Writing about the Russian Revolution
Written by: Rex A. Wade
Rex A. Wade, author of 'The Russian Revolution,1917' talks about his experience in researching the Russian Revolution.
The Russian Revolution of 1917 was one of the most important events of modern history, with a variety of legacies down to the present. Writing about it has had its own particular characteristics, both generally and for myself. I was fortunate in being in the first wave of modern Western scholarship on the Russian Revolution that came in the latter part of the 1960s and then continued on through the 1970s and 1980s. It was an exciting time to be in Russian history generally and the revolution especially. The excitement has never ended for me. I first wrote on the Russian Revolution in a graduate course in the fall of 1958, my first year of graduate study, and really never looked back. It led to my doctoral dissertation and then to numerous books and articles.
The subject was the more exciting over the years in that the early study and writing came during the height of the Cold War. One of my vivid memories of while I was researching my dissertation at the Hoover Institution at Stanford University is what I did during the Cuban Missile Crisis of 1962. I quickly caught a cross-country bus (I couldn’t afford an airplane) for a forty-four-hour trip to Kansas to be with my family if indeed we all were destroyed in a nuclear holocaust, as many predicted. Ever the optimist and workaholic, however, I did carry with me a few hundred pages of an unpublished memoir to read in case we came through OK, as of course we did. That memoir in turn became an important source for my later publications.
My good fortune continued in that when my first book, The Russian Search for Peace, February-October 1917, came out in 1969 it was part of an initial cluster of academic books on the revolution. It reflected the then dominant emphasis on the political history of the revolution, but it also started my examination of broader political issues rather than the then common focus on Lenin, Trotsky, Kerensky, and a few other leaders. I became aware that we were all focused too much on the top political figures and generally ignoring both the vibrant political life down below and the broader social, economic, and cultural issues. I addressed those in articles and my second book, on the worker’s militias and Red Guards.
By the time the latter came out I not only had the pleasure of living in Hawaii, where I turned what had been intended as a two or three year stint into eighteen years, but also was getting increasingly involved in chairing, deaning, and other university administrative positions. When the latter ended in 1987, by which time we had moved to George Mason University in Fairfax, Virginia, I turned my attention fully back to the history of the revolution. I not only took up new specialized research topics, but also became increasingly aware of the need for an up-to-date comprehensive history of 1917 that incorporated the very extensive research and specialized studies that had come out following the 1960s explosion of works. Many historians felt the need for a new one-volume history of the revolution (many believed a person still had to turn to William Henry Chamberlin’s 1935 book for that). This book was written to fill that need for a more up to date one-volume general history and, on a personal level, to sum up a lifetime career’s thinking about and writing on the revolution. The result is this book, first in its 2000 initial edition, then a 2005 second edition, and now, at the centenary of the revolution, this third edition.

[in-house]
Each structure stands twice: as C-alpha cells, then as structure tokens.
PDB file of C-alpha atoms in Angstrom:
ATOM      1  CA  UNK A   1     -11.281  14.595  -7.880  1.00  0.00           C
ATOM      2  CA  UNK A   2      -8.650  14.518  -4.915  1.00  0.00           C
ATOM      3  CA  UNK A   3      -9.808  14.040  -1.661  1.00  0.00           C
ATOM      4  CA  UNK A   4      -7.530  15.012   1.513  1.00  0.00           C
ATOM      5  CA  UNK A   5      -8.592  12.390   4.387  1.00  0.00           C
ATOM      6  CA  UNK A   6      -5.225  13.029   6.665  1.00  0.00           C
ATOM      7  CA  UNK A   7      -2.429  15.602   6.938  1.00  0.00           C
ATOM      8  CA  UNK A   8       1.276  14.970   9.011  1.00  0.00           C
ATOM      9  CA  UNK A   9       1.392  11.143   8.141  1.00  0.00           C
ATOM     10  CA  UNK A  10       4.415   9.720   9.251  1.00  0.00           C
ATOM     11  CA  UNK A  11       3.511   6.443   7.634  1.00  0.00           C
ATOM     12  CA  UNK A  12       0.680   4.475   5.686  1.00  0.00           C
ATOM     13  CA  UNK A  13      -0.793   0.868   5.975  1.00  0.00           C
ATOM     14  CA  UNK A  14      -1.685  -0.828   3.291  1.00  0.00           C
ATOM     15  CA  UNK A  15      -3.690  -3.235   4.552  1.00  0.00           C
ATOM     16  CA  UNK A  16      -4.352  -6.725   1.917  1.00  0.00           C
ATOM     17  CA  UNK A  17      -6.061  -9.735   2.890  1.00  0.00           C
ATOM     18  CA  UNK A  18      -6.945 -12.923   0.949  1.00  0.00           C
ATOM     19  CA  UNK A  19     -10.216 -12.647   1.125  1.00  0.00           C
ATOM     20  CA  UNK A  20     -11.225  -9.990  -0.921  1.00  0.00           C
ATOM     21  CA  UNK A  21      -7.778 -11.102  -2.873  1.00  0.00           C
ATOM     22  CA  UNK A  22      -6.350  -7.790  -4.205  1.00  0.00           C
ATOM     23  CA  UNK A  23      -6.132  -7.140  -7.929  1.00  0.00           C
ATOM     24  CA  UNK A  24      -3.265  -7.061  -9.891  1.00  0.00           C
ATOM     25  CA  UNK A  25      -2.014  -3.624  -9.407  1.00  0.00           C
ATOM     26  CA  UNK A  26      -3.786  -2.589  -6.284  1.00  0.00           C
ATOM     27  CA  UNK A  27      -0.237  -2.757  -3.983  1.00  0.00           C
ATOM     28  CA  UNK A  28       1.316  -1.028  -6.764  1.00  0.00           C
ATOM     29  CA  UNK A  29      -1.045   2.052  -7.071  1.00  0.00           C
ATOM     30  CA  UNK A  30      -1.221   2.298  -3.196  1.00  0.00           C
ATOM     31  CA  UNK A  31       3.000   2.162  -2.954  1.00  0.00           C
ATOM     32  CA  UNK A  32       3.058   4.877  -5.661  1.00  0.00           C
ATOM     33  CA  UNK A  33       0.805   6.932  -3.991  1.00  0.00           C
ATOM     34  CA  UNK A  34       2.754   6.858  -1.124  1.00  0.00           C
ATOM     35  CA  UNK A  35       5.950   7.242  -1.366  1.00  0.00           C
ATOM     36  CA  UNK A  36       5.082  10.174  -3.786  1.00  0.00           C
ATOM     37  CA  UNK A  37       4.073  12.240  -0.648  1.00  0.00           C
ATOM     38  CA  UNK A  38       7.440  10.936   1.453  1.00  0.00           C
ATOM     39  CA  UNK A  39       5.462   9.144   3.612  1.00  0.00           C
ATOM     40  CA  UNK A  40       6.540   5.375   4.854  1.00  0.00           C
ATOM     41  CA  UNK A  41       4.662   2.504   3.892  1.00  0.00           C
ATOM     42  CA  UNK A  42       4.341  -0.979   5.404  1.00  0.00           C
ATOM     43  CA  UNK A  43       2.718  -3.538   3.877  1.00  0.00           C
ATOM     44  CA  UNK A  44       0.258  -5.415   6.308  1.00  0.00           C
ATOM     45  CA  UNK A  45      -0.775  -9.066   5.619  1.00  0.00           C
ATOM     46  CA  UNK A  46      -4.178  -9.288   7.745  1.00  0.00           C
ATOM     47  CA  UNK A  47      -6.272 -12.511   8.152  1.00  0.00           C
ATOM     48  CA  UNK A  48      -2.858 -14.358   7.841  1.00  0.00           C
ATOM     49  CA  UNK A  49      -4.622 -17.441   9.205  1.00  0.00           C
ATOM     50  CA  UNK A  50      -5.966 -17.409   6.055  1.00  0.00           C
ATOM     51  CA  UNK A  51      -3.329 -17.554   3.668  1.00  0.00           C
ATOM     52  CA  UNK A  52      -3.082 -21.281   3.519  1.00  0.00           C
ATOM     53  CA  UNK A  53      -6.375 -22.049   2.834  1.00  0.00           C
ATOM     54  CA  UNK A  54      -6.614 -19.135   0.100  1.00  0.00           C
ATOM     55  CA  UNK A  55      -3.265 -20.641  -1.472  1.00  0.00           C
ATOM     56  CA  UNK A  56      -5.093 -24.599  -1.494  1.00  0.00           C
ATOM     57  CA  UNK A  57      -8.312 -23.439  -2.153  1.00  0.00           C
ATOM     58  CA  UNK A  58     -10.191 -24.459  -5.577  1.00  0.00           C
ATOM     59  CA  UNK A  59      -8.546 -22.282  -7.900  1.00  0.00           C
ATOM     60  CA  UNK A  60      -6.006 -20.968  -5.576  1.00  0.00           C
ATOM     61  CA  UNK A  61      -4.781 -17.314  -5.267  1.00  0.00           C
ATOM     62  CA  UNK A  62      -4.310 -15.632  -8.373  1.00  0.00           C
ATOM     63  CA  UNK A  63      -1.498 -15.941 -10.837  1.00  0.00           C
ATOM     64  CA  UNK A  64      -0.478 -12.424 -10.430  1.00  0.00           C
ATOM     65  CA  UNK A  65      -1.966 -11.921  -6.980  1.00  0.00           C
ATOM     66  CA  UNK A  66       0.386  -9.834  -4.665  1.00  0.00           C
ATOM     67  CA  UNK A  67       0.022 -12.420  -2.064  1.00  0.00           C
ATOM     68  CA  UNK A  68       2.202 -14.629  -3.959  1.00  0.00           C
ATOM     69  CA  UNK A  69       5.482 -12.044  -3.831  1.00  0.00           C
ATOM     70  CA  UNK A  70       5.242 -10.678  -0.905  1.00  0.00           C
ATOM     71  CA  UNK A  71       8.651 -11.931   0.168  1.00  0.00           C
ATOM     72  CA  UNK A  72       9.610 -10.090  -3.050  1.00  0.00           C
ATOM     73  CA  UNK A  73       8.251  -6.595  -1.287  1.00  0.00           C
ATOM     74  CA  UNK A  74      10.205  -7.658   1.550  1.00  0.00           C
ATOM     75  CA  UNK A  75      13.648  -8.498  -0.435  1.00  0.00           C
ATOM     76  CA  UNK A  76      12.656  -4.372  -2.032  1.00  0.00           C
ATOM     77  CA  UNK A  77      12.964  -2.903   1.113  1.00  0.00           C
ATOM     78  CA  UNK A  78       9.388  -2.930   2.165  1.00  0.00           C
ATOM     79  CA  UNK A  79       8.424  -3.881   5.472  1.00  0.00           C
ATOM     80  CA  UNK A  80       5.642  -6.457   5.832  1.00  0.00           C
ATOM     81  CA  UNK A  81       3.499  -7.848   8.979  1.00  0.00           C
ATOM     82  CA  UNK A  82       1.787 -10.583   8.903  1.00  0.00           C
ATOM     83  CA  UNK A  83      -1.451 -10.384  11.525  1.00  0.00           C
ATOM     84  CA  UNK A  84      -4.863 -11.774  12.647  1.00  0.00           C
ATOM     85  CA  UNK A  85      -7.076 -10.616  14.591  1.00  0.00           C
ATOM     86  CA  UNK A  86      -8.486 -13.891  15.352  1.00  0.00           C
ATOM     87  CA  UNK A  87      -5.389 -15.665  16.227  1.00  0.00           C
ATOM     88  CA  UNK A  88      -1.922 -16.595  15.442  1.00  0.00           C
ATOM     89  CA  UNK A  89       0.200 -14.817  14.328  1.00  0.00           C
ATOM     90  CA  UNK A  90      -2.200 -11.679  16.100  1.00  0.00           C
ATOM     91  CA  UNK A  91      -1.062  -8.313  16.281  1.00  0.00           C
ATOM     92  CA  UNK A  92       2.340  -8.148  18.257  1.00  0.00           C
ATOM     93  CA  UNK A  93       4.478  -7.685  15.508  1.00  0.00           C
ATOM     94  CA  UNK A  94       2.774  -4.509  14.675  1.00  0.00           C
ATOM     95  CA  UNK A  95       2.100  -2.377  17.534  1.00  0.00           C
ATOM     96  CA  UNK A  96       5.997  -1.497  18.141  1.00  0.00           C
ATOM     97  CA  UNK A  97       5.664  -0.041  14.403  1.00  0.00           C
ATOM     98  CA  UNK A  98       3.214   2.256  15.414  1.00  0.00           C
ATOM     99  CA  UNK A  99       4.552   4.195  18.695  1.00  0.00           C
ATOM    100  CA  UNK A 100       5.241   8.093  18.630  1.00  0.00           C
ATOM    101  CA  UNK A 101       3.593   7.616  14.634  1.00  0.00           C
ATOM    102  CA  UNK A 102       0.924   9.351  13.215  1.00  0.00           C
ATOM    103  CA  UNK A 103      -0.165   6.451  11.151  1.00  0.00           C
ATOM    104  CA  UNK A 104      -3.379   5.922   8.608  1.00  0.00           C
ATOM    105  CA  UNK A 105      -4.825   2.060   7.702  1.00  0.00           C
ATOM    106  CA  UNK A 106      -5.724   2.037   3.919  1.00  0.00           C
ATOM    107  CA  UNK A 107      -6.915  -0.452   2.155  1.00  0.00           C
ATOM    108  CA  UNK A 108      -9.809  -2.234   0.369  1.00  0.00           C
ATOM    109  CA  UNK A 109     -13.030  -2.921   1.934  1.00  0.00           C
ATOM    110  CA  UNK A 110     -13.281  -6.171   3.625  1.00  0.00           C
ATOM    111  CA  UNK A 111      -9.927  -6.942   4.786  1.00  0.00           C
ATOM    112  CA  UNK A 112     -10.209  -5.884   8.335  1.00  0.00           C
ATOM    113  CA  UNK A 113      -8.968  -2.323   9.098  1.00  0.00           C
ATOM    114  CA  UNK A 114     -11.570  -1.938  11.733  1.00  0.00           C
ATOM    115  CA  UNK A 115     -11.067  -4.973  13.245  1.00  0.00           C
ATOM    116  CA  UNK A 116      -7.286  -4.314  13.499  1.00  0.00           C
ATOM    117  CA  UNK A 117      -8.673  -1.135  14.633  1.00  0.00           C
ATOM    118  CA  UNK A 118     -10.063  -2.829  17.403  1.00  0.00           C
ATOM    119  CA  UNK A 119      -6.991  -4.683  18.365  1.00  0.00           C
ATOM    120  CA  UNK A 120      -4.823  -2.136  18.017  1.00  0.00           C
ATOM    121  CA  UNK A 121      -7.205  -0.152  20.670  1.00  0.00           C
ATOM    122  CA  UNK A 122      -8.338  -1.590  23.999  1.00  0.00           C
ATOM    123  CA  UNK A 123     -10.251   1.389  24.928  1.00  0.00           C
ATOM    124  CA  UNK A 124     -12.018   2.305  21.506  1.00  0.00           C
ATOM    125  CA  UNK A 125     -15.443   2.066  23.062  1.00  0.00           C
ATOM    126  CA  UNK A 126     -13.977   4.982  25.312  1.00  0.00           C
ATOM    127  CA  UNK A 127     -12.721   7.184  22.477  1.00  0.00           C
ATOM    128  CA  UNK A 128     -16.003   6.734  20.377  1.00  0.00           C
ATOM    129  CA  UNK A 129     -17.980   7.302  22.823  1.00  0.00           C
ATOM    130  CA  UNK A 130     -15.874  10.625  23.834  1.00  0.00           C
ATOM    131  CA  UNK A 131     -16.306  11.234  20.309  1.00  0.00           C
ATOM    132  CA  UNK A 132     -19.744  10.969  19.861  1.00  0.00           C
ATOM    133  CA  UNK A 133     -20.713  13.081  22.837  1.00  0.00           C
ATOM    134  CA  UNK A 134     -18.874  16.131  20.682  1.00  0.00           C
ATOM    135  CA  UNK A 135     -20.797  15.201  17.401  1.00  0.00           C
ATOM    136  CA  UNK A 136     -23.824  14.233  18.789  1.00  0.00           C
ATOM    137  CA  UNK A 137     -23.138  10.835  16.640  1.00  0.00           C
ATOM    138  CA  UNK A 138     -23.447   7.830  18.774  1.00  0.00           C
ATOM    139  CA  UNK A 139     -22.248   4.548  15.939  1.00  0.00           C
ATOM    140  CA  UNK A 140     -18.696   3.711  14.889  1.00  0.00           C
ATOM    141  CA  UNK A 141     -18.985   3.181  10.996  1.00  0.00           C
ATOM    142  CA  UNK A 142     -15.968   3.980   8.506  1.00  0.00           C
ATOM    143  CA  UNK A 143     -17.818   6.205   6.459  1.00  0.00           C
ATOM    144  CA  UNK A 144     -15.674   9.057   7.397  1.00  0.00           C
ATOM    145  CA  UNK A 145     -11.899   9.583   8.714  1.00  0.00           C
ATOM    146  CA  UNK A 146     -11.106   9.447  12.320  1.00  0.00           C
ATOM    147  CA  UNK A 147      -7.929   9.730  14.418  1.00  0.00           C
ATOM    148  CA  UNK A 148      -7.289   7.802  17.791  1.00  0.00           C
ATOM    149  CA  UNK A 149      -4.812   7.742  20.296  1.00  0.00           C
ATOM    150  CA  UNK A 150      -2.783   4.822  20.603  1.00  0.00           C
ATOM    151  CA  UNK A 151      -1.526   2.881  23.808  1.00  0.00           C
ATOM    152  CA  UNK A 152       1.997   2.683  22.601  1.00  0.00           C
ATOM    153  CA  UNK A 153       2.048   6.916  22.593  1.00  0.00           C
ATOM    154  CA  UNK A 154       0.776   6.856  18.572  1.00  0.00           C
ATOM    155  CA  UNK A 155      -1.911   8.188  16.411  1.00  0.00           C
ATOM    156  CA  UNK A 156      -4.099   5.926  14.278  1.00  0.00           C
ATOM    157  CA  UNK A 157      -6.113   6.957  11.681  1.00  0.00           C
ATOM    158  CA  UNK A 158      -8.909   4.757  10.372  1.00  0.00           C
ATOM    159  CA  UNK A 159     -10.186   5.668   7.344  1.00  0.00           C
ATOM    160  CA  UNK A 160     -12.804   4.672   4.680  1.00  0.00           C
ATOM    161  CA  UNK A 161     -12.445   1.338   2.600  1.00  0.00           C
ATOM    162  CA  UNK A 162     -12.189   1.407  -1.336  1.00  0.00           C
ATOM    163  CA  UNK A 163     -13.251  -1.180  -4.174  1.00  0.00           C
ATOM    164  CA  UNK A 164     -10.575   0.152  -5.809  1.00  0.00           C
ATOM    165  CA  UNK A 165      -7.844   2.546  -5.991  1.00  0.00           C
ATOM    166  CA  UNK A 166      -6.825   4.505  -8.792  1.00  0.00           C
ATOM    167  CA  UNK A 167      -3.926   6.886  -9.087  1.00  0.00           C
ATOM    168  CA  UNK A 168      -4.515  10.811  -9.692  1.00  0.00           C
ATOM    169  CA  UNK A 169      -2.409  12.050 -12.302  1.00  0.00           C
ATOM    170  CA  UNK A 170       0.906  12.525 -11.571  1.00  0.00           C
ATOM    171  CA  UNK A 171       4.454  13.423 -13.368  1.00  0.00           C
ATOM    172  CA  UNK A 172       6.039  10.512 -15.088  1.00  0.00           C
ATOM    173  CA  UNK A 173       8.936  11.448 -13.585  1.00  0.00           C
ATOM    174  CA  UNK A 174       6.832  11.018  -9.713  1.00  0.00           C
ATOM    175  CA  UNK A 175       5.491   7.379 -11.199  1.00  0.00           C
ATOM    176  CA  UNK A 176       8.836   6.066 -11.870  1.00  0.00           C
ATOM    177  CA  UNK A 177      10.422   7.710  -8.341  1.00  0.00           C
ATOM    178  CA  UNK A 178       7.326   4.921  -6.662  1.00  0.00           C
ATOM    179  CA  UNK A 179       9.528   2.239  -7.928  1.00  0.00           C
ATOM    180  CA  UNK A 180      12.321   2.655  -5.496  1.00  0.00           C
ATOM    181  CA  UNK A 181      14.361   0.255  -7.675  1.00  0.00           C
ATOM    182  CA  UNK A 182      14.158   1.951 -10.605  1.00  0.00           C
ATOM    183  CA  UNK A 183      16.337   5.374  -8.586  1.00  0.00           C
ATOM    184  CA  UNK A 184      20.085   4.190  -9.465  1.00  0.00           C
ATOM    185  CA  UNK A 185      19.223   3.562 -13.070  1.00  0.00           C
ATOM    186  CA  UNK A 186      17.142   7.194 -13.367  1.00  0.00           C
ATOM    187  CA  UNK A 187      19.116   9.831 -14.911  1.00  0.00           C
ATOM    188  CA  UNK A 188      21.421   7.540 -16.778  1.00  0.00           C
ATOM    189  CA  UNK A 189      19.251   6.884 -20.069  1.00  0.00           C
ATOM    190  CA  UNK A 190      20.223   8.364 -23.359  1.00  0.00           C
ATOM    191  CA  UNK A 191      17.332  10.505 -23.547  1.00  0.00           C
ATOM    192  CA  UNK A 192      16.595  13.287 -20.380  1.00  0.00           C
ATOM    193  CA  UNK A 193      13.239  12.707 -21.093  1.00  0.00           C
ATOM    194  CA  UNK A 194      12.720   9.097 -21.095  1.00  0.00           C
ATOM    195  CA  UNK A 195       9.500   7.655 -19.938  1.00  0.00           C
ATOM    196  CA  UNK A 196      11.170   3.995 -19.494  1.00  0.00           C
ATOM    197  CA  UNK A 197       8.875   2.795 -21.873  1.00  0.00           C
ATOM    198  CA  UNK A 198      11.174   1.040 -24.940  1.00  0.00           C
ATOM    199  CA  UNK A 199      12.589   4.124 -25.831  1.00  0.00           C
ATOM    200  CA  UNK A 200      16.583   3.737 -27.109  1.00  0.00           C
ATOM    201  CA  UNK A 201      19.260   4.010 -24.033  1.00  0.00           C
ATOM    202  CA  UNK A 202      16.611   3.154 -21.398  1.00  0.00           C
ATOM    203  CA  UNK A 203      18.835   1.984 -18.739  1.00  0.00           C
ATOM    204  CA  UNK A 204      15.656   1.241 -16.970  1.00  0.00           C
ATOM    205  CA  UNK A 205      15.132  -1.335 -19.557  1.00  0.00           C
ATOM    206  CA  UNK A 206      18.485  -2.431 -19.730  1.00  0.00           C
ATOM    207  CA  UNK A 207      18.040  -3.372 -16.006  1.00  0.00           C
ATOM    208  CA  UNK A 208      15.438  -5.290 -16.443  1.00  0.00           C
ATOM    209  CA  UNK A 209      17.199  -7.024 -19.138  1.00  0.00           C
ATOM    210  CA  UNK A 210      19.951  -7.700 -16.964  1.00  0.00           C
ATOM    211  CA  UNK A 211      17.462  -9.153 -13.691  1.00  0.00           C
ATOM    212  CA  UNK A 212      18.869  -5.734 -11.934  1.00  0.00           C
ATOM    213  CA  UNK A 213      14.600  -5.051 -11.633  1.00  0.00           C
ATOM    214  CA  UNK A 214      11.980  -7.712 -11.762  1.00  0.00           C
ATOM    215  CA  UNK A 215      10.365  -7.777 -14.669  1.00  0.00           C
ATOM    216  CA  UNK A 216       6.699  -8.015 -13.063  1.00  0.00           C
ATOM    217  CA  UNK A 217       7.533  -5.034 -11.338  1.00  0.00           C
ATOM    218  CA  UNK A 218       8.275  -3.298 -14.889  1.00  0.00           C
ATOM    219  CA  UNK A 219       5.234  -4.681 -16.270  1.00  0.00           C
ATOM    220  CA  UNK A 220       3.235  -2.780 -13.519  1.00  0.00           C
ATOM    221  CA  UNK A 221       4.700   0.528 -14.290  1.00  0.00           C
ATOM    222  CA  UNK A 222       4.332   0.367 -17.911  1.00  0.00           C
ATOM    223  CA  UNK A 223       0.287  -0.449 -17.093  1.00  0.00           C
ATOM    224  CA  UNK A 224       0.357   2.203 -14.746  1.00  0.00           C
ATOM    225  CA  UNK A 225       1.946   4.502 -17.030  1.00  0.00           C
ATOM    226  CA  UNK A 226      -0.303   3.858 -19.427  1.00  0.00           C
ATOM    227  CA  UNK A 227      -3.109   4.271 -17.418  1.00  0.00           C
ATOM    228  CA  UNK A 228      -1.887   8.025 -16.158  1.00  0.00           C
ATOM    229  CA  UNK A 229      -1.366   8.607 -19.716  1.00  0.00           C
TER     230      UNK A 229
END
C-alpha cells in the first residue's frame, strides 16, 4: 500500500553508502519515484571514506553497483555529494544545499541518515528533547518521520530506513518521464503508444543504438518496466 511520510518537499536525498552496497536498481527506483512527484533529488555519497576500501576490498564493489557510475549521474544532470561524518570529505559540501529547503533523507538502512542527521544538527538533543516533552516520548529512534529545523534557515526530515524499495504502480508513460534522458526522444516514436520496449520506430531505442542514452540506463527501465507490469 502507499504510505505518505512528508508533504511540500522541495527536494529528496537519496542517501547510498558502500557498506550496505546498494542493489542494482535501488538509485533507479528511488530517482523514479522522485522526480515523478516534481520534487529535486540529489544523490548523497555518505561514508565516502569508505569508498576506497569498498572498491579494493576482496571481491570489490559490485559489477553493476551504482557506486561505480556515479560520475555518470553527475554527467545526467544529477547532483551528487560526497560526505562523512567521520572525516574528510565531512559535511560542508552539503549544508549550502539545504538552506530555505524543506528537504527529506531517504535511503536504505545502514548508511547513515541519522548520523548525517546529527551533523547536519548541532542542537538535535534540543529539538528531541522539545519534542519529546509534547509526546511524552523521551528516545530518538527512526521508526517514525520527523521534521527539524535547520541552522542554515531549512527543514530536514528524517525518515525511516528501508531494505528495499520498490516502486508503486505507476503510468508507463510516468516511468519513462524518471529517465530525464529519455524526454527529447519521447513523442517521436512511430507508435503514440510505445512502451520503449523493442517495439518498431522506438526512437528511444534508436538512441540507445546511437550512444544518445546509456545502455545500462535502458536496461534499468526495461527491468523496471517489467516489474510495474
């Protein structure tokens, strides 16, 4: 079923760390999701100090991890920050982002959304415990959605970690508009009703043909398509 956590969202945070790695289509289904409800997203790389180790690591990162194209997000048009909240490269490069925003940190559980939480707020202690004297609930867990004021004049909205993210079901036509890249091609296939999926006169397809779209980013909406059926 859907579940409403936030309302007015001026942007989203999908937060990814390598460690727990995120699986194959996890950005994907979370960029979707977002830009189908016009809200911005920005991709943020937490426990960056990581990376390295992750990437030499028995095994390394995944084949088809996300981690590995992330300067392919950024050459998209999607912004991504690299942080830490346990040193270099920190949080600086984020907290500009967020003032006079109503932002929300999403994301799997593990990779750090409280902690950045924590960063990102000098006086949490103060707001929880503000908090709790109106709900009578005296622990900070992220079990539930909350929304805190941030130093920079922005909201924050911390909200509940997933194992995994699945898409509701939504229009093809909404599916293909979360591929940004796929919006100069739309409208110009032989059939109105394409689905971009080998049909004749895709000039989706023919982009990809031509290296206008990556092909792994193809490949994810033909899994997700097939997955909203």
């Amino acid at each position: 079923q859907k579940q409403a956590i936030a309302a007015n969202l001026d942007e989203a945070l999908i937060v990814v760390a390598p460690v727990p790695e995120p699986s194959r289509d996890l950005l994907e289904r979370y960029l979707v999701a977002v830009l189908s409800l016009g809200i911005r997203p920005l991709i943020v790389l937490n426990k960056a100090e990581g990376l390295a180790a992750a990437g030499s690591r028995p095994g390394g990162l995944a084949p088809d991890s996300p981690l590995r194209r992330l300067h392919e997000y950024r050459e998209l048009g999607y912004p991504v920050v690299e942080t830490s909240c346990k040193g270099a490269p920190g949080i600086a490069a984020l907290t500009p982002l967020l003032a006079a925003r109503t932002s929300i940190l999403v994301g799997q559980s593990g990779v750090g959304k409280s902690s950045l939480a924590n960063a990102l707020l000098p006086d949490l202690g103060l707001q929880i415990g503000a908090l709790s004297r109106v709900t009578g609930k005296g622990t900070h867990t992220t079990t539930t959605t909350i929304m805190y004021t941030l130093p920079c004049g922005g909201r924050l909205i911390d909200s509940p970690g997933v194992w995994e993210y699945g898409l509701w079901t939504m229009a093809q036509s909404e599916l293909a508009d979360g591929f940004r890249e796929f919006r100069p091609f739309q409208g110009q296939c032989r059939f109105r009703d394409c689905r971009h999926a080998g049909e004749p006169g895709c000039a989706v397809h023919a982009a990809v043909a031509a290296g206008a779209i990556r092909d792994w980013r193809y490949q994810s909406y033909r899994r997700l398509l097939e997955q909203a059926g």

One of the ironies of research and writing on the revolution before the Soviet Union’s collapse in 1991 is that while the Soviets restricted foreign scholars’ archival access, there nonetheless existed a massive body of available sources. Very important were the huge number of memoirs, most of which were published in the 1920s in what I call the “what I did during the revolution” genre and which had not been used by foreigners and even not much by Russians when I started to do so in the late 60s and early 70s. The other important source was the large number of politically very diverse newspapers that quickly emerged in 1917 when the removal of tsarist censorship opened up a one-year period of uncensored publications before the Soviets reinstated censorship in early 1918. The amount of information that they provide is staggering. One of my fond memories of reading those newspapers came during the 1970s when I was reading them in the Lenin Library in Moscow and, for some reason, they were putting them on a table in a hallway rather than my usual reading room. Ordinary Soviet citizens could not request those or use that restricted reading room, and so whenever I walked away a small cluster of readers quickly formed beside my table. I took lots of walks. Similarly, while I was in Kharkiv doing research in 1990, local historians who I got to know had me request works that they knew existed but were in the closed “special collections” without any official indication of their existence—we both then got to read them.
Studying, and writing about, the Russian Revolution has been an exciting and rewarding career. This book is intended to pull that all together for contemporary readers.